|June 3, 2013|
Sisters Network: Breast Cancer and Black WomenA Wifes Inspirational Journey
I went with my wife to the Old Country Buffet to eat a couple of years ago. While I was eating, I saw a woman quietly sitting at a corner of the restaurant alone. She appeared to be overwhelmed with great sadness. I believed she most have seen me before I saw her. On a careful look, suddenly, I realized she was the wife of my friend. I did not know why she was in such a subdued sadness. I could see concealed fear and sadness on her face even though she was trying hard to conceal her face from me. In many of these situations when I see people trying to avoid me, I do my best to just leave them alone. However, this was not the one I should have left alone. I should have gone to talk to her to ask how she was doing. I did not approach her, perhaps I was afraid myself not knowing what she would tell me or how she would react to my approach towards her.
After I finished by food, my wife and I left the restaurant walking a little distance from her table while she sat alone, as we approached the exit door. I left without saying anything to her. Within me, I did not feel comfortable as if something was going on with this woman and I was unable to reach her. A couple of months later, I received a shocking phone call that she just died of breast cancer. I started to kick myself for not approaching her the last time I saw her at the restaurant regardless to how she might be avoiding me, or anybody. I did not have an idea when I saw her that she was actually dying. She had received a bad news from her doctor and that was the reason why she was alone, afraid, dejected and subdued in despair. How I wished I had approached her that evening to talk to her before her passing. But, I was not sure what she was battling let alone aware that she was dying of breast cancer.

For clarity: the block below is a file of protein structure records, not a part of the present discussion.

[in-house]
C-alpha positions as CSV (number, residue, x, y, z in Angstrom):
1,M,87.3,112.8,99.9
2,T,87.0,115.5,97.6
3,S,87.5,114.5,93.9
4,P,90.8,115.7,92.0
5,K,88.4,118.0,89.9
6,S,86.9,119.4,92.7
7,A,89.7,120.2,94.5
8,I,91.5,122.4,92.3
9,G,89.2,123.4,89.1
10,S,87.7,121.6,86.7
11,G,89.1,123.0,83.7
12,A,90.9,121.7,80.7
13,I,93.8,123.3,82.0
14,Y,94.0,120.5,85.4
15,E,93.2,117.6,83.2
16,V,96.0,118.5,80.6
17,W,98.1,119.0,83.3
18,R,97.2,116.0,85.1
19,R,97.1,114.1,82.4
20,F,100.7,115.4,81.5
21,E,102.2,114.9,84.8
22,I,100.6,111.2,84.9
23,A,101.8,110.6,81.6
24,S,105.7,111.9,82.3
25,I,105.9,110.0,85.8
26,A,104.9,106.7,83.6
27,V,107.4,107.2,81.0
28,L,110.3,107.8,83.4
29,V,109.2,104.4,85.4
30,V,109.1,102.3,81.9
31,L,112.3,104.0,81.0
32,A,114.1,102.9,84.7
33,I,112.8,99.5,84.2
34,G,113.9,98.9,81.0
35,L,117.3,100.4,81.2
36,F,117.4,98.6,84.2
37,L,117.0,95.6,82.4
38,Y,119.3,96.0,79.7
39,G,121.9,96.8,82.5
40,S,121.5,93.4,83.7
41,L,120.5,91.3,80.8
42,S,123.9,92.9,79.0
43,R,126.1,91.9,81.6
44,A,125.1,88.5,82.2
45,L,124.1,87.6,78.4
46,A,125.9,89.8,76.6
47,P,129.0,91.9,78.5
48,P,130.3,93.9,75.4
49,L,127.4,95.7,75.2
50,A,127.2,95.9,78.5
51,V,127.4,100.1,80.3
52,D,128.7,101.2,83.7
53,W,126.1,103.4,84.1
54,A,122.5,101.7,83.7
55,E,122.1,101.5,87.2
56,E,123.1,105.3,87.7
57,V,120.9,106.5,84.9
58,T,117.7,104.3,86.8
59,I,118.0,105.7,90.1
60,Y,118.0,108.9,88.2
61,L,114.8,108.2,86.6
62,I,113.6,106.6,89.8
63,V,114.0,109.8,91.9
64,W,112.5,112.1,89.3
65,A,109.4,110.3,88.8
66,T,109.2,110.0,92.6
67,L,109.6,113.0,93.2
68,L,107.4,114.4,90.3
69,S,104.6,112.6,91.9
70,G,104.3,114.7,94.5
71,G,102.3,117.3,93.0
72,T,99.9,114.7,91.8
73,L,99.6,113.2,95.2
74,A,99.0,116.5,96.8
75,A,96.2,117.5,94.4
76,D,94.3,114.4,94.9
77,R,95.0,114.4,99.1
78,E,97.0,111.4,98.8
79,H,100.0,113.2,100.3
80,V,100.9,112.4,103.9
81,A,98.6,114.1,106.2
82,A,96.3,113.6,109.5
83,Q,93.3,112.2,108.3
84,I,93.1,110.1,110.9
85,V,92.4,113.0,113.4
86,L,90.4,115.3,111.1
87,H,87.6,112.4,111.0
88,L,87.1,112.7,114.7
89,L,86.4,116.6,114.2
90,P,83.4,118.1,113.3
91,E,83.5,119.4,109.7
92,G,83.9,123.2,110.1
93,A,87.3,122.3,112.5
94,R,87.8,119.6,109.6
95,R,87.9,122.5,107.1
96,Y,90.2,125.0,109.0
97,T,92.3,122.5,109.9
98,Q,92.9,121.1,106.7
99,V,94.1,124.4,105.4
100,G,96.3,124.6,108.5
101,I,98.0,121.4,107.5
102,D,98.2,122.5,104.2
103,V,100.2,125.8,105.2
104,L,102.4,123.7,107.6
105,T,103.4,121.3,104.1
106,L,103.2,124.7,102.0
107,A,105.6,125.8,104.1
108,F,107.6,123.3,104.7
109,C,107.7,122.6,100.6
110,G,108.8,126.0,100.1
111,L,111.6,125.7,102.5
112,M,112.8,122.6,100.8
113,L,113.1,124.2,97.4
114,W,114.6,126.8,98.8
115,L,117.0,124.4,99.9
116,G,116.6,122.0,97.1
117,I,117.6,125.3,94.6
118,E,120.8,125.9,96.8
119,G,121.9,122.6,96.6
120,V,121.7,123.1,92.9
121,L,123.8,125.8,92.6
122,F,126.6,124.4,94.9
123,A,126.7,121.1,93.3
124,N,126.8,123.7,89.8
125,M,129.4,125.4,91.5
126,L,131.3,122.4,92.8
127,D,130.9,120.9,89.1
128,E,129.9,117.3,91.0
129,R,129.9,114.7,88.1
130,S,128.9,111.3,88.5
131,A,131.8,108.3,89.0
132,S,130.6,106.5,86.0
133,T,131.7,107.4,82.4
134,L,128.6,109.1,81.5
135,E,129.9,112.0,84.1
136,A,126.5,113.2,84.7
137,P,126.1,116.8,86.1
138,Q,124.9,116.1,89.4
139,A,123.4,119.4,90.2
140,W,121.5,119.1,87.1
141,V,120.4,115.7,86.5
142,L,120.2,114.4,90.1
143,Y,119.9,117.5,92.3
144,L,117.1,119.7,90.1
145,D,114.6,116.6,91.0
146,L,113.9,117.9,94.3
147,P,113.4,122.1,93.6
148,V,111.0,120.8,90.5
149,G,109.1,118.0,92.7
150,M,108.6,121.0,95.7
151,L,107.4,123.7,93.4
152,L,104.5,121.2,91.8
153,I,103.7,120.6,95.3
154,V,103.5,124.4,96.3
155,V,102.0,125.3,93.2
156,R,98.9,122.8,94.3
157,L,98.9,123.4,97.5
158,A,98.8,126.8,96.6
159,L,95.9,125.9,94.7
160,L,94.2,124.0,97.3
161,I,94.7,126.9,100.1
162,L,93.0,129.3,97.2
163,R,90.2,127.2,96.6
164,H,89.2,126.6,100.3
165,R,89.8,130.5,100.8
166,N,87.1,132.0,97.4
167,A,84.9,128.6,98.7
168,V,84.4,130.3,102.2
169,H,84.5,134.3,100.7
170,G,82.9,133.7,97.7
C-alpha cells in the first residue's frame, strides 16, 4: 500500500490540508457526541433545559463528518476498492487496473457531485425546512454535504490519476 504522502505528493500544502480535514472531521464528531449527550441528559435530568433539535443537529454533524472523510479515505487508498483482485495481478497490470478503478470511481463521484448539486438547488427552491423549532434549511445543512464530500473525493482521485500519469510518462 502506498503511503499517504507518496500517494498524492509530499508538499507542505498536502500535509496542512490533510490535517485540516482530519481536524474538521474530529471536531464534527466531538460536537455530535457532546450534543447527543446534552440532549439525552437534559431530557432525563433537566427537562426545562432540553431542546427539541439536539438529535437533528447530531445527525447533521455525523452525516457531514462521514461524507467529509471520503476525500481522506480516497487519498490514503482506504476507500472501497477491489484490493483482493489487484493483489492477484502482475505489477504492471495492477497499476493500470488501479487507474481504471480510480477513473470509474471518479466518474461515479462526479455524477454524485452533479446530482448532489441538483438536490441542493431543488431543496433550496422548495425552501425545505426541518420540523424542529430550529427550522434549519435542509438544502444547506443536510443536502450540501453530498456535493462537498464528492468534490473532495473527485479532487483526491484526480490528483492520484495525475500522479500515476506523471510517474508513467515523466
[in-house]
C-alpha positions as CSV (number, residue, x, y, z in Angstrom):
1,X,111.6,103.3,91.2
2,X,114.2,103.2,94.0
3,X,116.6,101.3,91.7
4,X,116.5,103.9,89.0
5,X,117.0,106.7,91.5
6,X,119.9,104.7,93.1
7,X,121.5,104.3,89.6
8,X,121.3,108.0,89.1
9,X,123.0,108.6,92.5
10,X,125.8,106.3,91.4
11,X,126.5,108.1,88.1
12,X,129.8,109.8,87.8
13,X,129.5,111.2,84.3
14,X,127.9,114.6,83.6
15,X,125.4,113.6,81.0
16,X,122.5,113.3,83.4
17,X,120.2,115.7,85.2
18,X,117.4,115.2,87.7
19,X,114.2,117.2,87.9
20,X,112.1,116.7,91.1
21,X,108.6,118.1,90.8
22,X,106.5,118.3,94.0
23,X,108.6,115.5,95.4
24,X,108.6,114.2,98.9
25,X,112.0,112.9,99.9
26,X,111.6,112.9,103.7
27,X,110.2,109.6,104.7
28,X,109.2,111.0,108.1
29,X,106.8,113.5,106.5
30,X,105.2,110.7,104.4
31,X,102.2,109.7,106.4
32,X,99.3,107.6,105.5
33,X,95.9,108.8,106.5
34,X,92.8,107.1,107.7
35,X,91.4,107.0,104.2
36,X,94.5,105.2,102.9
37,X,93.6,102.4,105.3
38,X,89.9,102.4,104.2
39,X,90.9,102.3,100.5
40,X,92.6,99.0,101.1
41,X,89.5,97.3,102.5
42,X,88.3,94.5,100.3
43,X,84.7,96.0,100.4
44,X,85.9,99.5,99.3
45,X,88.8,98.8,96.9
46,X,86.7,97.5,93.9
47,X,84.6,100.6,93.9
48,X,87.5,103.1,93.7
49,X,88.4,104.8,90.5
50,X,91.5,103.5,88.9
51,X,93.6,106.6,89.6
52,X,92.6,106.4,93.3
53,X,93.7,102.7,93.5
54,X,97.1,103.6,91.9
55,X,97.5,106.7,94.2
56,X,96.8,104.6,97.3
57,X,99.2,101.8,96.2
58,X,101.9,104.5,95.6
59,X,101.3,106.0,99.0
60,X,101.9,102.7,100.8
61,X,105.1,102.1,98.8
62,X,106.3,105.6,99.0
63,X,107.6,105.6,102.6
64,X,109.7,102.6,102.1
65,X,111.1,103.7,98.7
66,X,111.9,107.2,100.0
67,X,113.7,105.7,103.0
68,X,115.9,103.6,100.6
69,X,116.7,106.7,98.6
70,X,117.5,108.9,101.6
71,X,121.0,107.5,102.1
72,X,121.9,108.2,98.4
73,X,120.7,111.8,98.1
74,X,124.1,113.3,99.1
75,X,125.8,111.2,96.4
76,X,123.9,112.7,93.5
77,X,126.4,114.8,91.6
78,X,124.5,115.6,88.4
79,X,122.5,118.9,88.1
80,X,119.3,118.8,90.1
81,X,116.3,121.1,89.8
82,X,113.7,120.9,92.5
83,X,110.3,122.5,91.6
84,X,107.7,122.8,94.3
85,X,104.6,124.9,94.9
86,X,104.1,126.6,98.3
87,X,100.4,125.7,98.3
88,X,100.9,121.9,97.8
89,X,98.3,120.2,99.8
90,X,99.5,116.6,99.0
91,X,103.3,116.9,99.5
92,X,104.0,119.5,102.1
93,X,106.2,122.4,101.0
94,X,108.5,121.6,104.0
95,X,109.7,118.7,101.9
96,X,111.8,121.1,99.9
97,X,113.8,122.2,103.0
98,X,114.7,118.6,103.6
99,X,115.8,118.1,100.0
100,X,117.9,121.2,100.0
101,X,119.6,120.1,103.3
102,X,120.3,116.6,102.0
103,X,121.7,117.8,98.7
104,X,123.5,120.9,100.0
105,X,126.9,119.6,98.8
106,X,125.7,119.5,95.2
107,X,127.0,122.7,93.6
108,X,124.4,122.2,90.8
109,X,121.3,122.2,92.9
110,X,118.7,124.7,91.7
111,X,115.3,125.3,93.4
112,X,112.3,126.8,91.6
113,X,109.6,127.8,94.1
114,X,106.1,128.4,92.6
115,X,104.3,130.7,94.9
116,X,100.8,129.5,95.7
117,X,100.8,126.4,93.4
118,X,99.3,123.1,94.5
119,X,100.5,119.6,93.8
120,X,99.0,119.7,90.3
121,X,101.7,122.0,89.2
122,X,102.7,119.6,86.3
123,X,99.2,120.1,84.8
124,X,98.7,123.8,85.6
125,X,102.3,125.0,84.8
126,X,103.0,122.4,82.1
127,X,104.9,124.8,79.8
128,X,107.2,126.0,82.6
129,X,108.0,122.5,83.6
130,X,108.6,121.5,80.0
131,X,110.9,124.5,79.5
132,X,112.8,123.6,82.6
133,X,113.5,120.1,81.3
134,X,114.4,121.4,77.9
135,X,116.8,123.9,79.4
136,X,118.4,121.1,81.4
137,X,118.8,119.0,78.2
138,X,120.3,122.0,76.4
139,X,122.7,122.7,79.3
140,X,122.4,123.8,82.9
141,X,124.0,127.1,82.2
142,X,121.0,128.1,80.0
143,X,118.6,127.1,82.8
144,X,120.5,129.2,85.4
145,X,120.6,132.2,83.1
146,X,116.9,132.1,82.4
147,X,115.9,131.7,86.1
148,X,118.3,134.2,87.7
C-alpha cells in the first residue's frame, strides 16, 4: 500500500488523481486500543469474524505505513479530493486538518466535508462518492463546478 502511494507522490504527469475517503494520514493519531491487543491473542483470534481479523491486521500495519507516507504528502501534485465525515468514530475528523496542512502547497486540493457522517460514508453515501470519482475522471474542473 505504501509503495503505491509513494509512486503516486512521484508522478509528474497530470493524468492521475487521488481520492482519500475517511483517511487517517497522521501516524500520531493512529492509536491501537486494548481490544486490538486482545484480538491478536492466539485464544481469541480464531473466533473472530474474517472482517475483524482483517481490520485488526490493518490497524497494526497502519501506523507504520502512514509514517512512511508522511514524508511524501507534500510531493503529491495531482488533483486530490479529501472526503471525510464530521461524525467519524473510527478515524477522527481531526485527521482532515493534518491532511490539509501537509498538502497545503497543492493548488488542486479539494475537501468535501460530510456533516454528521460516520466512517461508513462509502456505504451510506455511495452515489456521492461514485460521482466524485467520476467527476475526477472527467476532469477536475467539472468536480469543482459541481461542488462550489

For somebody who had worked in healthcare for over 40 years, I have learned that breast cancer can be very aggressive in black women. I did not know how long she had been fighting the disease, but the last time I saw her alone in sadness, and the time I received the phone call about her death was just too short.
She was a very attractive woman, but her life was cut short due to breast cancer. She must have been in her late fifties or very early sixties. I have lost three beautiful souls to breast cancer.
The story of the death of my friends wife from breast cancer created another twist as a motivating factor to writing this book, Finding Peace in the Storms A Wifes Inspirational Journey with Breast Cancer. This is a story of faith over fear. The book narrates the story of two black women who help each other carry emotional burden. Lisa Anderson is the wife of a rich man in the Chicago suburb. She is afflicted with breast cancer. Her friend Susan Henshaw determined to walk her friend through this painful challenges of life as Lisa battles the fear of chronic illness.
Black Women and Breast Cancer
Continue with the story of other factors why I wrote this book
By Yinka Vidal, author, Finding Peace in the Storms A Wife's Inspirational Journey.
Available as Ebook at Amazon, 245 pages, $8.99.